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Author Topic: bare metal os  (Read 3401 times)
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jwm-art
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« on: May 28, 2011, 12:51:01 AM »

Hi,

I've just come across this 64 bit operating system "Bare Metal OS - for a lean, mean, processing machine" and thought it might interest some of you.

http://www.returninfinity.com/baremetal.html

Quote
BareMetal is a 64-bit OS for x86-64 based computers. The OS is written entirely in Assembly, while applications can be written in Assembly or C/C++. Development of the Operating System is guided by its 3 target segments:

    High Performance Computing - Act as the base OS for a HPC cluster node. Running advanced computation workloads is ideal for a mono-tasking Operating System.
    Embedded Applications - Provide a platform for embedded applications running on commodity x86-64 hardware.
    Education - Provide an environment for learning and experimenting with programming in x86-64 Assembly as well as Operating System fundamentals.

Current version is 0.5.1 - released May 16, 2011.

James.
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Duncan C
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« Reply #1 on: June 15, 2011, 03:28:12 AM »

Hi,

I've just come across this 64 bit operating system "Bare Metal OS - for a lean, mean, processing machine" and thought it might interest some of you.

http://www.returninfinity.com/baremetal.html

Quote
BareMetal is a 64-bit OS for x86-64 based computers. The OS is written entirely in Assembly, while applications can be written in Assembly or C/C++. Development of the Operating System is guided by its 3 target segments:

    High Performance Computing - Act as the base OS for a HPC cluster node. Running advanced computation workloads is ideal for a mono-tasking Operating System.
    Embedded Applications - Provide a platform for embedded applications running on commodity x86-64 hardware.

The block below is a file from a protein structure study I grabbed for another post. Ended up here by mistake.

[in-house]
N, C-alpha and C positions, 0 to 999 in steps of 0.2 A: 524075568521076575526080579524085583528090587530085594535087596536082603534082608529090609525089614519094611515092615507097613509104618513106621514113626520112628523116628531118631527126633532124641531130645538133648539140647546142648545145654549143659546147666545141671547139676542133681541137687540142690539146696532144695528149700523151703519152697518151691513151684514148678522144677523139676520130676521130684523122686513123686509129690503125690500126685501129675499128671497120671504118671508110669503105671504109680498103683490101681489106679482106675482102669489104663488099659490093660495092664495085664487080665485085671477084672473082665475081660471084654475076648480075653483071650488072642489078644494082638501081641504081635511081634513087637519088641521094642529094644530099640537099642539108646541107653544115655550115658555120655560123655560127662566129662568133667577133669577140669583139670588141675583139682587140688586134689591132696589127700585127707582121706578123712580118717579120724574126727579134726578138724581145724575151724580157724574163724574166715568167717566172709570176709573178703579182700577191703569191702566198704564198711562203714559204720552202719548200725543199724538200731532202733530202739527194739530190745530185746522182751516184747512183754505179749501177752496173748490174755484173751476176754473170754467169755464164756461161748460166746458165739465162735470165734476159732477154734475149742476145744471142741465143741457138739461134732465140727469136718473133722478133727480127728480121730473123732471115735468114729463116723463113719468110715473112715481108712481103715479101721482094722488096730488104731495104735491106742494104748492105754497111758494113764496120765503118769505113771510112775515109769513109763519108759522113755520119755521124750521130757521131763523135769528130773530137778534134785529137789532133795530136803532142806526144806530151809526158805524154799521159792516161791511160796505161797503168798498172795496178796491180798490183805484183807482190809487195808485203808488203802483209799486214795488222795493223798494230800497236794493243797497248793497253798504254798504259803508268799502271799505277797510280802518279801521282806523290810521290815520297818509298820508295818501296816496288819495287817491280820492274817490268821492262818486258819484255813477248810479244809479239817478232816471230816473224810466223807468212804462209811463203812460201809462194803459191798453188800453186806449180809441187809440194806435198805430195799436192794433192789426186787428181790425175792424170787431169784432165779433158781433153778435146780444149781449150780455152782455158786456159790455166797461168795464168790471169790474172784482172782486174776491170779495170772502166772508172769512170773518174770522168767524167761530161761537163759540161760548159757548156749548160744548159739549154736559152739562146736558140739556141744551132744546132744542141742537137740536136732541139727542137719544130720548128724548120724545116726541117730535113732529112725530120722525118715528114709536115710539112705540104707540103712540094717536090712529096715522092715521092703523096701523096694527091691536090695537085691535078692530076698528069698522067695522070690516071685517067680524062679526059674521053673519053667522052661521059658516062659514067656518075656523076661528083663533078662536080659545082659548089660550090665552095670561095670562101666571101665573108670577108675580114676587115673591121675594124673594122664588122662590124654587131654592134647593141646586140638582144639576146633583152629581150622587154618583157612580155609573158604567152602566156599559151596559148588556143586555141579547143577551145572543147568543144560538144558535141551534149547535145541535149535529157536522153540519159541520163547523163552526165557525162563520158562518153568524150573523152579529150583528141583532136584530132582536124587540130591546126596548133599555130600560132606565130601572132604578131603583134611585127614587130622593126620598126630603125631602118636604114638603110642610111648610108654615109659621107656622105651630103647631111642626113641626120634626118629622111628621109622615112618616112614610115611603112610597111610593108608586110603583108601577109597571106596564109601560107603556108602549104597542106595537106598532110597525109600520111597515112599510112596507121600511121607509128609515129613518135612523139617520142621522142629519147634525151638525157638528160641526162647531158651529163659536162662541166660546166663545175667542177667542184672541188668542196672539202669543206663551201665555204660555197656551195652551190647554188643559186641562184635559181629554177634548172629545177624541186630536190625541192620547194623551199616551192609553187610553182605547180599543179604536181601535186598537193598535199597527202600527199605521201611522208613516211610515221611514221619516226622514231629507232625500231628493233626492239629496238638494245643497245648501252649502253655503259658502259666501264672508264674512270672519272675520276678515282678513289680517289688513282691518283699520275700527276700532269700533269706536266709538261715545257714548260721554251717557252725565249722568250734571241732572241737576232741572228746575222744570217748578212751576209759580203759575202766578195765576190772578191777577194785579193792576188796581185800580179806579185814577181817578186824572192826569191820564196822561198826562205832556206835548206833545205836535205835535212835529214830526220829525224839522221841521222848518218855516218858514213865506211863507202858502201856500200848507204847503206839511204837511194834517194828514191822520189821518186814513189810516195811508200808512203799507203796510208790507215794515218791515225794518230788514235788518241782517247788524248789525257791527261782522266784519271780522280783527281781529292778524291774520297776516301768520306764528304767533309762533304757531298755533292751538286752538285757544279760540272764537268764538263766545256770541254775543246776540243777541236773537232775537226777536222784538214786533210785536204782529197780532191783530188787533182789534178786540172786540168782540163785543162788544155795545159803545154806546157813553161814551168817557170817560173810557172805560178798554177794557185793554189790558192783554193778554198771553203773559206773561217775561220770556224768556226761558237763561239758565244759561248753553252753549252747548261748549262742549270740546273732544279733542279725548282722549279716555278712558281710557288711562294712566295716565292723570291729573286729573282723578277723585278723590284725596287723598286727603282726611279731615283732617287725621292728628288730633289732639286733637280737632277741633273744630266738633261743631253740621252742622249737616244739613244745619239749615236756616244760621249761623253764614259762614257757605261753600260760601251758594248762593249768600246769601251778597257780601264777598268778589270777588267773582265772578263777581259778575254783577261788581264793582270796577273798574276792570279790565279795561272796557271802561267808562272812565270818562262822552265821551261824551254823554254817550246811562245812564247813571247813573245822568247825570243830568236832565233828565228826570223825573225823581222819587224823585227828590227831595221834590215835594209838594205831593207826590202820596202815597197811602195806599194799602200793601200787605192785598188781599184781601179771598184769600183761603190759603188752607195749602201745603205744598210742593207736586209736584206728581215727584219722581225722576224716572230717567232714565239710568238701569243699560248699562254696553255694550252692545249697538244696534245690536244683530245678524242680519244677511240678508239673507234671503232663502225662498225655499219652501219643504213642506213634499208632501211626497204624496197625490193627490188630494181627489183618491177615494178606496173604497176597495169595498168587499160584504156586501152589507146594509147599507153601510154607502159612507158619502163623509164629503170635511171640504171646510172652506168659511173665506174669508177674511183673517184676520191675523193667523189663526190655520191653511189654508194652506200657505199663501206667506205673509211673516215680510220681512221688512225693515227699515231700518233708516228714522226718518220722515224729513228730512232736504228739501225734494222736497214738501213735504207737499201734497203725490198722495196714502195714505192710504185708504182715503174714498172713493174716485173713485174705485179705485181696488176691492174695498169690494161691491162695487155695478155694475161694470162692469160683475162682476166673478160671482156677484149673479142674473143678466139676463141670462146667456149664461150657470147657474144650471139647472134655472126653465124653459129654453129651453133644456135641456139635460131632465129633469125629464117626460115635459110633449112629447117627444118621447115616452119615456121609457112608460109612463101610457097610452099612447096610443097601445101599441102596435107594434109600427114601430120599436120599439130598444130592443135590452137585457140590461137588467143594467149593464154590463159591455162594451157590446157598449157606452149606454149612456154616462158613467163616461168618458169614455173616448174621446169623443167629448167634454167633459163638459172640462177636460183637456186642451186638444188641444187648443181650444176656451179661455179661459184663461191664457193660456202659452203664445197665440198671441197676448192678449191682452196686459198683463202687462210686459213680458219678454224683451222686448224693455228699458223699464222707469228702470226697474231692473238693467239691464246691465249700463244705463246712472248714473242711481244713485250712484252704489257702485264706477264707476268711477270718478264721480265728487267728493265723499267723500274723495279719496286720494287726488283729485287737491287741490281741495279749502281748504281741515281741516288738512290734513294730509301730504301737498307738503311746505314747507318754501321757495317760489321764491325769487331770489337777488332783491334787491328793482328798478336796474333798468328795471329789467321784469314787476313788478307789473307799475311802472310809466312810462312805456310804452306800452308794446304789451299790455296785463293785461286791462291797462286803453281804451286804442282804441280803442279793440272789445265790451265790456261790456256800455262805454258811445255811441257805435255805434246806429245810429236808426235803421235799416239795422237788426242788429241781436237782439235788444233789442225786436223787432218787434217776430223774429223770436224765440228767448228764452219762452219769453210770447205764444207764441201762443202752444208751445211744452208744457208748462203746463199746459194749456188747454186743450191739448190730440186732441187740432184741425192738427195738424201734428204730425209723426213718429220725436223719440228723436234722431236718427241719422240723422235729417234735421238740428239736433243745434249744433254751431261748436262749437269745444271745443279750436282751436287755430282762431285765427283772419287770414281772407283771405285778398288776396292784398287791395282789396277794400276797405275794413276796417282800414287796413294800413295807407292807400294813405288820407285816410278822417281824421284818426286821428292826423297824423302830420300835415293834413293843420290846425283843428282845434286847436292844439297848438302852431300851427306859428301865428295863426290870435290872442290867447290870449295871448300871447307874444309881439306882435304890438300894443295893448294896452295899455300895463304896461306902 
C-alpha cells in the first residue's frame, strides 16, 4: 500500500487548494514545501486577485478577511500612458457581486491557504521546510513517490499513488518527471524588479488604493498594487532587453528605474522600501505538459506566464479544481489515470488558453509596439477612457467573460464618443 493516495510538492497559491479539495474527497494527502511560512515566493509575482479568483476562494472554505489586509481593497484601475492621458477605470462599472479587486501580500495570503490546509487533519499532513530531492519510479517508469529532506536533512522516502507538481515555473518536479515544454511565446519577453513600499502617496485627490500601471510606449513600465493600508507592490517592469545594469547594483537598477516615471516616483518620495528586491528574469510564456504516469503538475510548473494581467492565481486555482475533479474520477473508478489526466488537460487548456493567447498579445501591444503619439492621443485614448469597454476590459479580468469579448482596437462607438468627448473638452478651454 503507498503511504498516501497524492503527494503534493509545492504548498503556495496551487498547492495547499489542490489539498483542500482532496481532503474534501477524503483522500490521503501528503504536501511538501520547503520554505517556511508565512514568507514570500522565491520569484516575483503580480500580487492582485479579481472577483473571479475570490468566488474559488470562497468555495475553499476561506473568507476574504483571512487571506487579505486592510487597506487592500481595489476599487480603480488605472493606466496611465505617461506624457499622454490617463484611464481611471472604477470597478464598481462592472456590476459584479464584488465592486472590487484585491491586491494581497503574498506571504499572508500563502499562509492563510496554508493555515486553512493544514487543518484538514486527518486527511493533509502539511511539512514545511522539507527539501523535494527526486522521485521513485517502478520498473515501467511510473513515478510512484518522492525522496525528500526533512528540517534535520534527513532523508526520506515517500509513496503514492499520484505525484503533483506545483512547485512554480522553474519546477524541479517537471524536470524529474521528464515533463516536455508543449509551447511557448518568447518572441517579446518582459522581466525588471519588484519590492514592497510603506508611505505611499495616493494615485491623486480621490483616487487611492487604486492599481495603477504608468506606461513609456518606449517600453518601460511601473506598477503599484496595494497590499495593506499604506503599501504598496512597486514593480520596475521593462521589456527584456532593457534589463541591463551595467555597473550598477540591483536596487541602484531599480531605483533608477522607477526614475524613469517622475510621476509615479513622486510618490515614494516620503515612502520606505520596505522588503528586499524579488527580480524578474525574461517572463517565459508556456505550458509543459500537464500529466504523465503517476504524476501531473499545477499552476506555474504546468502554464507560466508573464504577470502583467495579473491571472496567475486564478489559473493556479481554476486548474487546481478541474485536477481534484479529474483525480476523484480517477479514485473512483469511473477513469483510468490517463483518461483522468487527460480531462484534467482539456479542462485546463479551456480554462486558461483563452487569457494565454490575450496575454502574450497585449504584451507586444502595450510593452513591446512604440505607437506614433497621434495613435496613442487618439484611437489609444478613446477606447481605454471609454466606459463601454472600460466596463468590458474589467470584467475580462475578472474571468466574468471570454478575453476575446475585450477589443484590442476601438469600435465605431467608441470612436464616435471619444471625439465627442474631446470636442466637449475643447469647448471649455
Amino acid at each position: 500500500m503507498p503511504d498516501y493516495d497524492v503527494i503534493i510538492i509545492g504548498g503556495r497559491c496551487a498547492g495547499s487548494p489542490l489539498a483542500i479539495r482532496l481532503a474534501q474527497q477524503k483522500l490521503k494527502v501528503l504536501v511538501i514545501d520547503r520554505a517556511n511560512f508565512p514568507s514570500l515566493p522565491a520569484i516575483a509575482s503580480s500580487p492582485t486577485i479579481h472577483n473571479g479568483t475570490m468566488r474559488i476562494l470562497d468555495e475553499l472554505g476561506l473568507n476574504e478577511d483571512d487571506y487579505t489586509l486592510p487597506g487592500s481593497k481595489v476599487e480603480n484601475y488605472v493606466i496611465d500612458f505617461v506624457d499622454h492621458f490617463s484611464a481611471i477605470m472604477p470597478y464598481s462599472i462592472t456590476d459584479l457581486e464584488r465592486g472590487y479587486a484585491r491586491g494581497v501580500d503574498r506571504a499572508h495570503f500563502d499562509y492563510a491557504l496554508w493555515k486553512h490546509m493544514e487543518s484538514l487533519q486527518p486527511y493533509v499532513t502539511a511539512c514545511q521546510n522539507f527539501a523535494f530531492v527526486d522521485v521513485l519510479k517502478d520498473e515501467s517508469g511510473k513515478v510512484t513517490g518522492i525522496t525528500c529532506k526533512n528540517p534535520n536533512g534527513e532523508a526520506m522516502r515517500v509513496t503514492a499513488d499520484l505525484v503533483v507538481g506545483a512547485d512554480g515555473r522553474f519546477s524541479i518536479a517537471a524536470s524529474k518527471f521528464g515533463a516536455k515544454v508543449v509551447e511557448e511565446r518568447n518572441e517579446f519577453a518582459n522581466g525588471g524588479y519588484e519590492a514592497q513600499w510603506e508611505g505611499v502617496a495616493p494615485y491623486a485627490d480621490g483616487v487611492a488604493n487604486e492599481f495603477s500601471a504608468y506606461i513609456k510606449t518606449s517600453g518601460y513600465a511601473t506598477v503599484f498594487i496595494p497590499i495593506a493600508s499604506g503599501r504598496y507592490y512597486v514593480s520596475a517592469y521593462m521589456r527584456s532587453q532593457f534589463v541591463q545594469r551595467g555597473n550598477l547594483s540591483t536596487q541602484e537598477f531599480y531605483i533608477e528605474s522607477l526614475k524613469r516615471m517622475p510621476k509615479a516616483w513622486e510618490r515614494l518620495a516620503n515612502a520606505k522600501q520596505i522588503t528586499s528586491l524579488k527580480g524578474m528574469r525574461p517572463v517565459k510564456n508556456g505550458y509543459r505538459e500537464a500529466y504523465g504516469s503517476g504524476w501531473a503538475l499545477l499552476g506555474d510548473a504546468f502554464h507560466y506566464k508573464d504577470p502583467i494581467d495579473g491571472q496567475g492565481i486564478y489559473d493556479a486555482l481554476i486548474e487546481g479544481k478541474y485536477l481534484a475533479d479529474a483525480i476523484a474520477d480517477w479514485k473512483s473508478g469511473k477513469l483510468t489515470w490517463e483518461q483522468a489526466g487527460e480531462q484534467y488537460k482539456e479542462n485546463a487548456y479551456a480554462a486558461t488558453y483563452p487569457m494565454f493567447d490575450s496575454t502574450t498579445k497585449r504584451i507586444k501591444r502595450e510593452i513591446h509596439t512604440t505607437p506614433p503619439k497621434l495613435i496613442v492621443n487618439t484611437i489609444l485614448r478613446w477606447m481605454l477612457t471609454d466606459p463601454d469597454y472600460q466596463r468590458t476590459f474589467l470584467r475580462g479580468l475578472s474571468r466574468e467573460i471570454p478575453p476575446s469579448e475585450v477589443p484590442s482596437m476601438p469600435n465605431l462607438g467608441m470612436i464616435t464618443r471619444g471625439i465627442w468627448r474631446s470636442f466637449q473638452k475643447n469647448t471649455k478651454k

Education - Provide an environment for learning and experimenting with programming in x86-64 Assembly as well as Operating System fundamentals.

Current version is 0.5.1 - released May 16, 2011.

James.

The entire OS binary fits in 16384 bytes! That reminds me of the days of 8-bit computers. The ROM on the Apple II was less than 16k.

I've written a lot of assembler in my day, and I gotta say I don't really miss it. C is plenty close enough to the machine for me, and a hellova lot easier to understand/maintain.
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Duncan C
jwm-art
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« Reply #2 on: June 15, 2011, 03:33:31 PM »

The entire OS binary fits in 16384 bytes! That reminds me of the days of 8-bit computers. The ROM on the Apple II was less than 16k.

I've written a lot of assembler in my day, and I gotta say I don't really miss it. C is plenty close enough to the machine for me, and a hellova lot easier to understand/maintain.

I know what you mean - except I never got much further than Hello World in assembler. It does say though applications can also be written in C/C++. Not sure how people find locations for example deep deep zooms into the M-Set, but that could be done in your normal OS, and then when ready to render the deep zoom video, transfer the coordinates to a headless rendering application operating in Bare Metal OS. That was one of the ways in which I imagined it might benefit people here. I don't know how feasible that might be as I've not really looked into it.
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Duncan C
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« Reply #3 on: June 15, 2011, 03:51:13 PM »

The entire OS binary fits in 16384 bytes! That reminds me of the days of 8-bit computers. The ROM on the Apple II was less than 16k.

I've written a lot of assembler in my day, and I gotta say I don't really miss it. C is plenty close enough to the machine for me, and a hellova lot easier to understand/maintain.